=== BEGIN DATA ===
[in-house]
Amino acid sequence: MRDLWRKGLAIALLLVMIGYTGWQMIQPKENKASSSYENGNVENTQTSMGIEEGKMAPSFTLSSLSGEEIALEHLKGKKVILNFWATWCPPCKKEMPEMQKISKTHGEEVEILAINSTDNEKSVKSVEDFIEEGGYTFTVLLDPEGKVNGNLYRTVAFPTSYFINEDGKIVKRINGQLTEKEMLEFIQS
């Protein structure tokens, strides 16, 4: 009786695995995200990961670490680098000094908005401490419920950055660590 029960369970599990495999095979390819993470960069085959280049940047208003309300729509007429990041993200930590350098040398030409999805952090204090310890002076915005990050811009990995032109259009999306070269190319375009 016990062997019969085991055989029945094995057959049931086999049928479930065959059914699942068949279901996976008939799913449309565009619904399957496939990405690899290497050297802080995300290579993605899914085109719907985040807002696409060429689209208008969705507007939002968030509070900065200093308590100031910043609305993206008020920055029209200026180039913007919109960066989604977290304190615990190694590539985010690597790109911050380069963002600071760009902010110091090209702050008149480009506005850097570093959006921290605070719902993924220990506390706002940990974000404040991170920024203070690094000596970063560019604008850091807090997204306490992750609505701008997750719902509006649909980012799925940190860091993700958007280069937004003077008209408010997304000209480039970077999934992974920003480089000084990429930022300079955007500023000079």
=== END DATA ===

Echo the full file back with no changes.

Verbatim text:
[in-house]
Amino acid sequence: MRDLWRKGLAIALLLVMIGYTGWQMIQPKENKASSSYENGNVENTQTSMGIEEGKMAPSFTLSSLSGEEIALEHLKGKKVILNFWATWCPPCKKEMPEMQKISKTHGEEVEILAINSTDNEKSVKSVEDFIEEGGYTFTVLLDPEGKVNGNLYRTVAFPTSYFINEDGKIVKRINGQLTEKEMLEFIQS
């Protein structure tokens, strides 16, 4: 009786695995995200990961670490680098000094908005401490419920950055660590 029960369970599990495999095979390819993470960069085959280049940047208003309300729509007429990041993200930590350098040398030409999805952090204090310890002076915005990050811009990995032109259009999306070269190319375009 016990062997019969085991055989029945094995057959049931086999049928479930065959059914699942068949279901996976008939799913449309565009619904399957496939990405690899290497050297802080995300290579993605899914085109719907985040807002696409060429689209208008969705507007939002968030509070900065200093308590100031910043609305993206008020920055029209200026180039913007919109960066989604977290304190615990190694590539985010690597790109911050380069963002600071760009902010110091090209702050008149480009506005850097570093959006921290605070719902993924220990506390706002940990974000404040991170920024203070690094000596970063560019604008850091807090997204306490992750609505701008997750719902509006649909980012799925940190860091993700958007280069937004003077008209408010997304000209480039970077999934992974920003480089000084990429930022300079955007500023000079």